• Foreign: all of the above can be overcome with small doctrinal changes, and in fact many churches like the Anglican/Episcopalian wing of Christianity do this, as well as most intelligent Christians, Jews, and Muslims, but nothing can erase the foreign nature of these religions. Jesus was Jewish. Christianity and Judaism are focused on Israel and Jews, not Europeans. Islam is centered around the post-Persian Arab gulf nations.

Consider how these things play out in the real world. Individualistic religions tend to be pacifistic, since to them there is nothing more important than the individual worth sacrificing for. As a result, you see lots of means-over-ends thinking designed to remove “dangerous” or “evil” methods that may be needed to achieve good results.

Means-over-ends thinking ties to the individualism of these religions. They seek to address the individual through external control, making bad people into good ones, and therefore must deny root causes like genetics and character. Instead they separate methods into the categories of good and bad.

If this sounds like Political Correctness, or even linguistic relativity, it is the same method: means-over-ends thinking makes some methods taboo and replaces the ability to have a goal with this attempt to regulate methods and therefore control thinking.

We can see this in the desire of the present Pope to avoid conflict even though that conflict might resolve a centuries-old source of instability:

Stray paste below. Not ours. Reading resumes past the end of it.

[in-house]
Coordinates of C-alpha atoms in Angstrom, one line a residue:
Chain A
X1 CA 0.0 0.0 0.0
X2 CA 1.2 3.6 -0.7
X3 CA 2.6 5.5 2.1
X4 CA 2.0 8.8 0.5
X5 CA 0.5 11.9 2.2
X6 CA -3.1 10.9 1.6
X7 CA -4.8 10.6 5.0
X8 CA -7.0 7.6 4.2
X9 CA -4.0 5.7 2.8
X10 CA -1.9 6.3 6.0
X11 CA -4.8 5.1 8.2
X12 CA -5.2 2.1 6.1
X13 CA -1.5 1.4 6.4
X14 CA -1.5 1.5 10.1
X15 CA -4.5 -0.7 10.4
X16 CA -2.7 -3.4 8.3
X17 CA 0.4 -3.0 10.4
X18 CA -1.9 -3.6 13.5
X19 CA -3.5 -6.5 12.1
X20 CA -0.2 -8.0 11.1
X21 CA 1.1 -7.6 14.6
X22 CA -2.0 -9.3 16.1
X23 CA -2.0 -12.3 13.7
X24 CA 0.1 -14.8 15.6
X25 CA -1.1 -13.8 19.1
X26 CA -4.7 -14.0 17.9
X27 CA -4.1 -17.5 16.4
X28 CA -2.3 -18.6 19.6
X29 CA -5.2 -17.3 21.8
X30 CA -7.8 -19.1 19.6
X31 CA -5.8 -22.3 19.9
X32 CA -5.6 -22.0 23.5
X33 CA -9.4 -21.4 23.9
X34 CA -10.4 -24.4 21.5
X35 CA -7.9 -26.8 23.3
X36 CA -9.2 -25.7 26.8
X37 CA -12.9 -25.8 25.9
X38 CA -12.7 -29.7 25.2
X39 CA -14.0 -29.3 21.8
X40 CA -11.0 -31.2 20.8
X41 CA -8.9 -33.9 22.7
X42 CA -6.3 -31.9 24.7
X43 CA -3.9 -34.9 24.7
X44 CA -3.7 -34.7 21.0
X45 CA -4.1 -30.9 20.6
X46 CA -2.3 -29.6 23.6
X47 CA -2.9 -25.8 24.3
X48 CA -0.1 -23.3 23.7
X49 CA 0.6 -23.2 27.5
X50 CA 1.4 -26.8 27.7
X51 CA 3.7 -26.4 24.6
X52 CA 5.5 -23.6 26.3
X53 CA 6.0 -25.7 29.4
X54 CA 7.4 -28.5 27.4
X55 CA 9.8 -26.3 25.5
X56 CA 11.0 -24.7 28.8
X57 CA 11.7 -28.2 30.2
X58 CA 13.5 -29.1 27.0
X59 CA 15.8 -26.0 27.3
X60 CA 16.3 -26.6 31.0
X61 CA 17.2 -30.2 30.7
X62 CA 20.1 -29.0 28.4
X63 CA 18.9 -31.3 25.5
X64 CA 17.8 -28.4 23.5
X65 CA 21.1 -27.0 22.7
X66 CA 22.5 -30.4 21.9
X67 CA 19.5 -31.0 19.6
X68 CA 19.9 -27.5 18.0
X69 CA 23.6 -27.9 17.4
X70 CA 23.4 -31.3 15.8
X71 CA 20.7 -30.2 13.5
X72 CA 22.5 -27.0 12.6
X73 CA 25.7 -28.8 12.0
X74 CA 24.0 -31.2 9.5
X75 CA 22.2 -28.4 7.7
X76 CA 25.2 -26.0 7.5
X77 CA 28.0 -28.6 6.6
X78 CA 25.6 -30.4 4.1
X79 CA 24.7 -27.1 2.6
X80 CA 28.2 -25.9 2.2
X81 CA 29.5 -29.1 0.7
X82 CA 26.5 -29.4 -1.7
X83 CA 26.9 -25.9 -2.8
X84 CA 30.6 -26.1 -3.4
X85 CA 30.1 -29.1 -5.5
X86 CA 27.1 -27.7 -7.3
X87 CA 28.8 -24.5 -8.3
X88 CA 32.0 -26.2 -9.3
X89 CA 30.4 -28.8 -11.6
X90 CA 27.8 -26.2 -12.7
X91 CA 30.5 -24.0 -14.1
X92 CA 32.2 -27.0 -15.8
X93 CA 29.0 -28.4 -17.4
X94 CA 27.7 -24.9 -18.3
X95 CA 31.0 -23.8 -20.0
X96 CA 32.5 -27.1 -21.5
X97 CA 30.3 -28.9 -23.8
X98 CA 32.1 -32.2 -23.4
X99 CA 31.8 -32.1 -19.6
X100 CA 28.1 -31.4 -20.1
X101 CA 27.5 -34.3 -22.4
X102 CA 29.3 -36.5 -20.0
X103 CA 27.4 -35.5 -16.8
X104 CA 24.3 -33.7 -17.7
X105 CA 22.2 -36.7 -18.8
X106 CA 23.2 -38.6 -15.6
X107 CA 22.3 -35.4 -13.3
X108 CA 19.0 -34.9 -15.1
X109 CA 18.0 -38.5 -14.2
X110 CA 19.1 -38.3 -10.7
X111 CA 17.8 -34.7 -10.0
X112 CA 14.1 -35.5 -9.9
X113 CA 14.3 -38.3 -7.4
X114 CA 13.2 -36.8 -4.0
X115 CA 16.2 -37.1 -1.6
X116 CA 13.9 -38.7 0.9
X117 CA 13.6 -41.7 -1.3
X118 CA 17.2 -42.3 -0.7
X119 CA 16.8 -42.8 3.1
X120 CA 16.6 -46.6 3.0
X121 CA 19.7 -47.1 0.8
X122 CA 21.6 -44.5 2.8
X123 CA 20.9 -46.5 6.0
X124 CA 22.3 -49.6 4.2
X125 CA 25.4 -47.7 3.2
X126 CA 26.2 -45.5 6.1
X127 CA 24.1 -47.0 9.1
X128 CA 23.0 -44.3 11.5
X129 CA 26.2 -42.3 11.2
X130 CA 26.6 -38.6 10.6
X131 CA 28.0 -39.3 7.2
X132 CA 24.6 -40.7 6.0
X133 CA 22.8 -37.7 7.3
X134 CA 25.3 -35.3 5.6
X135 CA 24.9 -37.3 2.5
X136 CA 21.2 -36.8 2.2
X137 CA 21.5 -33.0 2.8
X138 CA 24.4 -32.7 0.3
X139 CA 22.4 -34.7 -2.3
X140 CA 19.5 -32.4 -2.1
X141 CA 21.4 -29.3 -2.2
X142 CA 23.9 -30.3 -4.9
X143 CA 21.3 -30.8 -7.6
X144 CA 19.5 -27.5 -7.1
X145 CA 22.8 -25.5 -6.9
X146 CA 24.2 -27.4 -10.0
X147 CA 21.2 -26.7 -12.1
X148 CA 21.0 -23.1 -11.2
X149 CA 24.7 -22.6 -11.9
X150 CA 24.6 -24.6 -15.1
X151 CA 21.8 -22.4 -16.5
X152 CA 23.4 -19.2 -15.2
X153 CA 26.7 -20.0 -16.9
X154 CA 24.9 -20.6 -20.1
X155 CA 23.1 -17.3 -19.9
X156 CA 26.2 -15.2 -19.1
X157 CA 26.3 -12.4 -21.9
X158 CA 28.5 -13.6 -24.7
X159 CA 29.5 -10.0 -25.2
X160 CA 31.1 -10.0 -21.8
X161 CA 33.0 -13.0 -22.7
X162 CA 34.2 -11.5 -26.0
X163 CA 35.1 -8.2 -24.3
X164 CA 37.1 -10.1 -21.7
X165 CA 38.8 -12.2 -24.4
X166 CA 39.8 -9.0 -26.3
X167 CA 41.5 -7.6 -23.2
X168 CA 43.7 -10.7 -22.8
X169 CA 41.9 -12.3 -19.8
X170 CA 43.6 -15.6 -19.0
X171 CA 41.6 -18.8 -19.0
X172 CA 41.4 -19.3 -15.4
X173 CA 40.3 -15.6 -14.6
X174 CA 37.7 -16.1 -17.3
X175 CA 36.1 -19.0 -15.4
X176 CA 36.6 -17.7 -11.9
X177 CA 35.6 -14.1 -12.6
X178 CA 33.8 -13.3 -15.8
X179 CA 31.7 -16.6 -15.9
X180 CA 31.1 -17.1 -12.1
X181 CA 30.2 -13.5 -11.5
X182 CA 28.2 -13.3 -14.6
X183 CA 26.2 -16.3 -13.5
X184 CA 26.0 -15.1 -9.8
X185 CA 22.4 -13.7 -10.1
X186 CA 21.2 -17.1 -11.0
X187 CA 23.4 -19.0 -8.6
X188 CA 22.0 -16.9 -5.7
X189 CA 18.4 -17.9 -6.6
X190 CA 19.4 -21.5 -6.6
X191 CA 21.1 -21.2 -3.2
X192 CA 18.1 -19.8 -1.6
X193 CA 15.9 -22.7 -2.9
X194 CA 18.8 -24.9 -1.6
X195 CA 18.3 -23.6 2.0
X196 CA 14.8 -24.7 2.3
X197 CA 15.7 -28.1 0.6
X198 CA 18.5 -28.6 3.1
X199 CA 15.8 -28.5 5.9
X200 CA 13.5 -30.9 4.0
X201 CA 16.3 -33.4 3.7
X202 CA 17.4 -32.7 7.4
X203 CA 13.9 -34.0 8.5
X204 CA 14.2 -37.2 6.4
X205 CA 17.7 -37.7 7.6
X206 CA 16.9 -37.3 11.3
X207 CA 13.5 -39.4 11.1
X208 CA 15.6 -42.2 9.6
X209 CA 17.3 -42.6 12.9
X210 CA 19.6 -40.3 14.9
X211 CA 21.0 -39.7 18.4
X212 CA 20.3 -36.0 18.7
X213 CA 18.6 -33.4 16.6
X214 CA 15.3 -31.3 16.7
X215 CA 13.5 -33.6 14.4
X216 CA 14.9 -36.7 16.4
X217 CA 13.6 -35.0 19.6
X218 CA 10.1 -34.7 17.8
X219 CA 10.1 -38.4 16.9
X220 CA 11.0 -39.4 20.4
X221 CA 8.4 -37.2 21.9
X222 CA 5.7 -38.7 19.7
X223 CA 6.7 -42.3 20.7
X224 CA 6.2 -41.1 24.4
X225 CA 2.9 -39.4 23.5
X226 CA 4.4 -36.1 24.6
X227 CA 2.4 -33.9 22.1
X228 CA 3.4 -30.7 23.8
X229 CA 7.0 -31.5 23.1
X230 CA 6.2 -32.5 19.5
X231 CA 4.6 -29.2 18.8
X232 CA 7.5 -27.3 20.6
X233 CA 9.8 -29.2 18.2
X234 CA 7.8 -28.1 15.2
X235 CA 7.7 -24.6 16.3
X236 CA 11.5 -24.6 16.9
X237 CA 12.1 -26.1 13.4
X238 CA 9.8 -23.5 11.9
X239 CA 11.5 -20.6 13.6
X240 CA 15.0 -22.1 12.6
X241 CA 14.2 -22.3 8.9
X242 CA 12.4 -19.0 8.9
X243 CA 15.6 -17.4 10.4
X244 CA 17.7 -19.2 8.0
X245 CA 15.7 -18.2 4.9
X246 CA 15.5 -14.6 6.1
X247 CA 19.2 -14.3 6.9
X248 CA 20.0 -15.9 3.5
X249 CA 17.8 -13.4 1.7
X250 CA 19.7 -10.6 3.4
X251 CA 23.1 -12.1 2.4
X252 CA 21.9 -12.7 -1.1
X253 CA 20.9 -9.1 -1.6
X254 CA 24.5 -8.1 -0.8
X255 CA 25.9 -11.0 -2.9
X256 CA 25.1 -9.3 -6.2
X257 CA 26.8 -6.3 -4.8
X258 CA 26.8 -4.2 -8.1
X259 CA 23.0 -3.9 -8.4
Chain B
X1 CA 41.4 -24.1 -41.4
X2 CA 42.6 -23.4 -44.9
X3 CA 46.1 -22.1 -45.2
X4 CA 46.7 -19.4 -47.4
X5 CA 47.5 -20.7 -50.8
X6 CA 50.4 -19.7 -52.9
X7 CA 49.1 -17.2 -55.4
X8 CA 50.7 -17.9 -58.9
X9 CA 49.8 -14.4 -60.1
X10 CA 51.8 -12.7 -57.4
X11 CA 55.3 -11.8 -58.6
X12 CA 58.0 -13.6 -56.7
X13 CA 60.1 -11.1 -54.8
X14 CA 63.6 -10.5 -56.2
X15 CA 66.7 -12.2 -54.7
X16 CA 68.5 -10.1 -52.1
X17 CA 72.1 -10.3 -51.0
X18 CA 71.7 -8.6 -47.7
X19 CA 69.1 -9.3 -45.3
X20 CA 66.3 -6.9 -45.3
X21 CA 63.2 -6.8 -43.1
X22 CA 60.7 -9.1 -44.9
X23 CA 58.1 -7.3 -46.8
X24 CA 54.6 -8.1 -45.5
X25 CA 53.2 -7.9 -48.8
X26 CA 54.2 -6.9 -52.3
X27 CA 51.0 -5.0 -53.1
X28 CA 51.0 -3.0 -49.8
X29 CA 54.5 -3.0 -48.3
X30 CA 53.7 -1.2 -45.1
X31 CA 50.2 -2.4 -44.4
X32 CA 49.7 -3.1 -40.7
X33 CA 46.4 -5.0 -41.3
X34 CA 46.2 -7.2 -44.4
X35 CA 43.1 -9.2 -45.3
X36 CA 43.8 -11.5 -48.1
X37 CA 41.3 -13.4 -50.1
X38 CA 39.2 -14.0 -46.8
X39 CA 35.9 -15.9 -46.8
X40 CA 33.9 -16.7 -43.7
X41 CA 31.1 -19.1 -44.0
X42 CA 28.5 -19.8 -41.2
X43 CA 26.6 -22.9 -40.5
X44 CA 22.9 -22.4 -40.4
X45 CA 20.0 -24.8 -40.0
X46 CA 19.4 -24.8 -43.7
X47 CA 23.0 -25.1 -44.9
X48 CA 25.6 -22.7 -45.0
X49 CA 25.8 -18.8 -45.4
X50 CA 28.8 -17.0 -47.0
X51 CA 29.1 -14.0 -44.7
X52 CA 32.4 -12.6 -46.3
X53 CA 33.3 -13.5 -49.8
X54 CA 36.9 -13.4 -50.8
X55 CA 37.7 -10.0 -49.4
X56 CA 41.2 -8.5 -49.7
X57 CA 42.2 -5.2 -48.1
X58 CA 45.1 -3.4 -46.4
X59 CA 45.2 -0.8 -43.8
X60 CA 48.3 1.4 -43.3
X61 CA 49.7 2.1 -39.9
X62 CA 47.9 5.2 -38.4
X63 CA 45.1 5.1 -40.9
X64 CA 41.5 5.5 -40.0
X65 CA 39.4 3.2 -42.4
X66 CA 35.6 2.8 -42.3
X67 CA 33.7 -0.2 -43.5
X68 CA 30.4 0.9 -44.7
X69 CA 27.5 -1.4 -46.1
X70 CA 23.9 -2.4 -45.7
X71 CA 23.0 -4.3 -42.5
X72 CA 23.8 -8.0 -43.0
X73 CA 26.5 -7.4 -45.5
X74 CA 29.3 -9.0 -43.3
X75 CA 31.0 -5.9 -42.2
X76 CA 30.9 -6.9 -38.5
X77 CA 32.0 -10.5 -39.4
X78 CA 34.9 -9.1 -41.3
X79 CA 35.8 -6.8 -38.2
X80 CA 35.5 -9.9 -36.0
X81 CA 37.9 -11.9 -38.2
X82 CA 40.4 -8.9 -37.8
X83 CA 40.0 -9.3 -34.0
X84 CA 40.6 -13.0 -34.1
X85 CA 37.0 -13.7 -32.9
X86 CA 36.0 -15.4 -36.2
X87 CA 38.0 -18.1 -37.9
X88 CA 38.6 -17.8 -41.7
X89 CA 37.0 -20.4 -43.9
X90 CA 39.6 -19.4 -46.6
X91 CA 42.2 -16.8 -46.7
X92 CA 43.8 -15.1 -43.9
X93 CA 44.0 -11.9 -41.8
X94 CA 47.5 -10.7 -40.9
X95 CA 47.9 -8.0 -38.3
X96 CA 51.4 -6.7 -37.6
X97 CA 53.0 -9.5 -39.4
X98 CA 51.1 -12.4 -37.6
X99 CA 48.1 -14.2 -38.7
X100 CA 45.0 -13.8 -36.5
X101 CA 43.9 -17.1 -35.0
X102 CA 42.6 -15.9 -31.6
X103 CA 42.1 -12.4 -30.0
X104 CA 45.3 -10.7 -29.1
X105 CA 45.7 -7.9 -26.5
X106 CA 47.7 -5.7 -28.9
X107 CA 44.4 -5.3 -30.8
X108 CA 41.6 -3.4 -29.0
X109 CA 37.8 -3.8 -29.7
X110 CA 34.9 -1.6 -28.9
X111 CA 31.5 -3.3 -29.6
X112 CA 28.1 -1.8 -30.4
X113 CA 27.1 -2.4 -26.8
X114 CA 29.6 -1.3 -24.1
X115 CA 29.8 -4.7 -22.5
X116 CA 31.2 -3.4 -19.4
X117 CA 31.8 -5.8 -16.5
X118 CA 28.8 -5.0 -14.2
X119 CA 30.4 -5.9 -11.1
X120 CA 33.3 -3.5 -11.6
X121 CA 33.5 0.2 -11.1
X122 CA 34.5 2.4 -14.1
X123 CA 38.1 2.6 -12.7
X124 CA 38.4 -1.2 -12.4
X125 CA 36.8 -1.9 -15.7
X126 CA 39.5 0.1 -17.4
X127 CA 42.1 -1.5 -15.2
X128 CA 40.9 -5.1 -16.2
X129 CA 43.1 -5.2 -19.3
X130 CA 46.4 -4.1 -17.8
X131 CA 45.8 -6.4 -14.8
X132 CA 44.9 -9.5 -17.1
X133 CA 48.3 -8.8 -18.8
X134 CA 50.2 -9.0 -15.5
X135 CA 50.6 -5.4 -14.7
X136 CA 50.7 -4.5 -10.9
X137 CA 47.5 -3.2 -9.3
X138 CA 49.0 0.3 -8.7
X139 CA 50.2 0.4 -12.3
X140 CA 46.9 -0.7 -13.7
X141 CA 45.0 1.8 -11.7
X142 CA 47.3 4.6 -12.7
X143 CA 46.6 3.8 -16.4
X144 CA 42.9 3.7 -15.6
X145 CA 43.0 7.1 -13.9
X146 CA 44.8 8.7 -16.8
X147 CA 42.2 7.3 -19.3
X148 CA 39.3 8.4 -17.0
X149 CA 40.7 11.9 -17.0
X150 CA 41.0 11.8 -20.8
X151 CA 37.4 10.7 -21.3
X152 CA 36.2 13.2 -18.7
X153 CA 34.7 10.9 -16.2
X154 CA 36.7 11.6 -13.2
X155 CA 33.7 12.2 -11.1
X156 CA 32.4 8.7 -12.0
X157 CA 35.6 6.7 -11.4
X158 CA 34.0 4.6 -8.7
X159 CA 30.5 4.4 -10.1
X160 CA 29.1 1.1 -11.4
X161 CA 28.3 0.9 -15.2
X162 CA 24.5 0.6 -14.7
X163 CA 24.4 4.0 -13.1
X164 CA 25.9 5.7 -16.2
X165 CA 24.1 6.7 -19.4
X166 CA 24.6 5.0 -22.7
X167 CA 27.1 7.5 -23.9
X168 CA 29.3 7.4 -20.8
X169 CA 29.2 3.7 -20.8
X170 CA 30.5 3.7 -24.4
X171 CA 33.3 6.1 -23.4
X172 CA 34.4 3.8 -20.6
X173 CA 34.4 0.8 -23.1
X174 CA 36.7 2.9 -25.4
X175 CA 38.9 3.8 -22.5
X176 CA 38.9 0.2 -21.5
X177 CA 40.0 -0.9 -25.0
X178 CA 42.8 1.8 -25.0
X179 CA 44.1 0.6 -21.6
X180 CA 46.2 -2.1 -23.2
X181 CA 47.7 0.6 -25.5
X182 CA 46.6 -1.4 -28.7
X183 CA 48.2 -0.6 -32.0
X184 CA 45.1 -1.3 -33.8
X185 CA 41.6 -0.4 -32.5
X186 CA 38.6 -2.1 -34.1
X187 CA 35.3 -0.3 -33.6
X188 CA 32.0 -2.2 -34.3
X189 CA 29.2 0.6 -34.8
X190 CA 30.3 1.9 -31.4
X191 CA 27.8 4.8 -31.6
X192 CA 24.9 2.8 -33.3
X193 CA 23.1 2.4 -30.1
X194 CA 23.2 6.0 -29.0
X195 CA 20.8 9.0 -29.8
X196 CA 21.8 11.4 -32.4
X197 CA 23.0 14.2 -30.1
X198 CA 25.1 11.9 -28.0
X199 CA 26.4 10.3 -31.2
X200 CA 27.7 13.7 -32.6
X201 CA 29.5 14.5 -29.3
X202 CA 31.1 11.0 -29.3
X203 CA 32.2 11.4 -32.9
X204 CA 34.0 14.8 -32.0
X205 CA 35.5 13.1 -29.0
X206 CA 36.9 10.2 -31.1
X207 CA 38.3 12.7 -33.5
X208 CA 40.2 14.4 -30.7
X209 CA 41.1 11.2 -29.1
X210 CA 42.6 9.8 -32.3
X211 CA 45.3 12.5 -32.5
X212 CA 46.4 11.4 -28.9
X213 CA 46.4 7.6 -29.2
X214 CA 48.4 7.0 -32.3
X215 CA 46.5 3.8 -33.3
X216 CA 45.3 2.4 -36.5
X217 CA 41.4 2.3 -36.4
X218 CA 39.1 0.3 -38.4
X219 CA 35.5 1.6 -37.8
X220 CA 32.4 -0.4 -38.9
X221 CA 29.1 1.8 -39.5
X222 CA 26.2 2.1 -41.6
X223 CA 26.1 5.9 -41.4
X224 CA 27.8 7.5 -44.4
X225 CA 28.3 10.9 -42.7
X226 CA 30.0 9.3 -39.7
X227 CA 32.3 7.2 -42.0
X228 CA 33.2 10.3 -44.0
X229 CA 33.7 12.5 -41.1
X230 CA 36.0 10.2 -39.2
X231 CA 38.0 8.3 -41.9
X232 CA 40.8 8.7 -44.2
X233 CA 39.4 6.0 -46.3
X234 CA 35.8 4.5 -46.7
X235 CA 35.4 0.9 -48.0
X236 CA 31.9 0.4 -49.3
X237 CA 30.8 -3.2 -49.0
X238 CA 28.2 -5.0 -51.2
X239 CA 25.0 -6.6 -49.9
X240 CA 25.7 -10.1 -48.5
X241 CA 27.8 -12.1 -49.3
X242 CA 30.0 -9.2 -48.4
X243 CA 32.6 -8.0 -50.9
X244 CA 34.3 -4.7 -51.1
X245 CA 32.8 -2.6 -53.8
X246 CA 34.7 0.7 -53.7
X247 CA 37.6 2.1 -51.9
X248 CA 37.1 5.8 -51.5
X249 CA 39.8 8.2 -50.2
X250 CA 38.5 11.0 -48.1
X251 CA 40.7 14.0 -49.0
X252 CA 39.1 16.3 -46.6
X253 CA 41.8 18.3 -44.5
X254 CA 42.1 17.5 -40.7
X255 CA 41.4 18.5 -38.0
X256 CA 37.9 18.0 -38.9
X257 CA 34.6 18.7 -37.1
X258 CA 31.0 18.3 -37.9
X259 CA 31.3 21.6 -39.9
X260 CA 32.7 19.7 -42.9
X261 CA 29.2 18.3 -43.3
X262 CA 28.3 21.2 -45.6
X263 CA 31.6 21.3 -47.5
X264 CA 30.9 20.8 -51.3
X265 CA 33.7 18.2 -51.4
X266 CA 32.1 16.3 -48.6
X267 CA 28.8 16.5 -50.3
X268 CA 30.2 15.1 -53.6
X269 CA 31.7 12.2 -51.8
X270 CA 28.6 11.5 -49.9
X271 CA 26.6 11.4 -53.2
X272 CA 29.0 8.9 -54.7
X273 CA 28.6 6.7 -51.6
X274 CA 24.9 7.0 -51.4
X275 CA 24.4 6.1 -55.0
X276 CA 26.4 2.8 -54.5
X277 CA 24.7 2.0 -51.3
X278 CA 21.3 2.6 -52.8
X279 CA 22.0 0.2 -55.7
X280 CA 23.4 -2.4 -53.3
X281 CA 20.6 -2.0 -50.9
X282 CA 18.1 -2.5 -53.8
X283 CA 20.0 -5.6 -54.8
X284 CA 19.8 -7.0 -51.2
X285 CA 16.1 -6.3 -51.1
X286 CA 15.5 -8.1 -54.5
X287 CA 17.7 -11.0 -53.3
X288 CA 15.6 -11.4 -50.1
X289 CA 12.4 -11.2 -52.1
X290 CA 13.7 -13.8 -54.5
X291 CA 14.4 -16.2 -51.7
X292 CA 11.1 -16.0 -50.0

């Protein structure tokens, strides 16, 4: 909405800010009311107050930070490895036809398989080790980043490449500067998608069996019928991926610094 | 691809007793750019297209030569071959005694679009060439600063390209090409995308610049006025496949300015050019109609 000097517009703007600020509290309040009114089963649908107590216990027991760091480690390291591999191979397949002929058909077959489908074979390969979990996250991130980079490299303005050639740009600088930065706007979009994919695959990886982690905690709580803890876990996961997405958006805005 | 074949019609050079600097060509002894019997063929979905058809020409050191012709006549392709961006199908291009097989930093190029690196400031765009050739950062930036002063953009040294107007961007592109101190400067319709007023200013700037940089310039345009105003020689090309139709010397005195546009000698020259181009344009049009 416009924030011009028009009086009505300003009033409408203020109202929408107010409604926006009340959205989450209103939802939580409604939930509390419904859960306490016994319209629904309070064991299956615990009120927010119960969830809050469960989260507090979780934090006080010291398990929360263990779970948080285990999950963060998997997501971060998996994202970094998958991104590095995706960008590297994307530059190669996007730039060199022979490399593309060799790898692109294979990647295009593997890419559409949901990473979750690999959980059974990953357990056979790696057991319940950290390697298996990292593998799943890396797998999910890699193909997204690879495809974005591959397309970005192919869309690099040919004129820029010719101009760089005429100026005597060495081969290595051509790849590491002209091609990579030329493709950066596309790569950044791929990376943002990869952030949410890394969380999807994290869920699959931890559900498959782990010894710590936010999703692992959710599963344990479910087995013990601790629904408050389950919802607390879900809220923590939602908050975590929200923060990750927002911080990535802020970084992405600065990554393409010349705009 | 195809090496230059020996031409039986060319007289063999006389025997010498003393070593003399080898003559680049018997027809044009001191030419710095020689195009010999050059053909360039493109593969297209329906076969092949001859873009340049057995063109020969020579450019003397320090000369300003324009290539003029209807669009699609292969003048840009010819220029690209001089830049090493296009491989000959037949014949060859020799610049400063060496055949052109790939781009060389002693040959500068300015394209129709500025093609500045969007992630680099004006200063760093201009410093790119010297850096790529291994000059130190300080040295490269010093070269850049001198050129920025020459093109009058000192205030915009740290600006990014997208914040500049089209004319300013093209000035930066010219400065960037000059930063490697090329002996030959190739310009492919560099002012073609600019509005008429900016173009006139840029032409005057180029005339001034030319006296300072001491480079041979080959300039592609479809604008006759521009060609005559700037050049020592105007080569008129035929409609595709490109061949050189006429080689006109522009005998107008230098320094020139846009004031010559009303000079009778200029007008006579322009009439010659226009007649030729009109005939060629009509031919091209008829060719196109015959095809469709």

Referring to conflicts around the world, the Pope pleaded not to “yield to the logic of weapons and rearming”.

“Peace is never made with arms, but with outstretched hands and open hearts,” he said.

Tie this in with metaphysical dualism, and you see three religions that fundamentally deny the need to change the world for anything other than religious symbolism. The fundamentalists may be the worst, but all of these religions think in this manner which leads to negativity toward normal and healthy daily life.

It also leads to rejecting change beyond the individual and therefore to solving human problems:

In other words: the cure for despair is not optimism but hope; not group belief in a high probability of amelioration or improvement but the personal certainty of salvation.

I am in favor of religion; I will always be highly religious. It is illogical that there is not a divine presence in our world, although it is an inhuman one and an impersonal one, therefore not likely to fall into the mental traps of the Abrahamic religions.

This Easter, I suggest we enjoy the holiday as our ancestors did: praising the divine that makes the sun rise, the rain fall, gravity concentrate, and fosters a constant battle between creation and destruction in order to provide a self-renewing existence in which we can have experience and choose some things as better than others.

Without that, there would be no moral choice and no human experience, only endurance of a process that was wholly predetermined. Humanity grew out of idol-worship, and soon it will grow out of symbol-worship and self-worship as well. That is the renewal we need this Easter.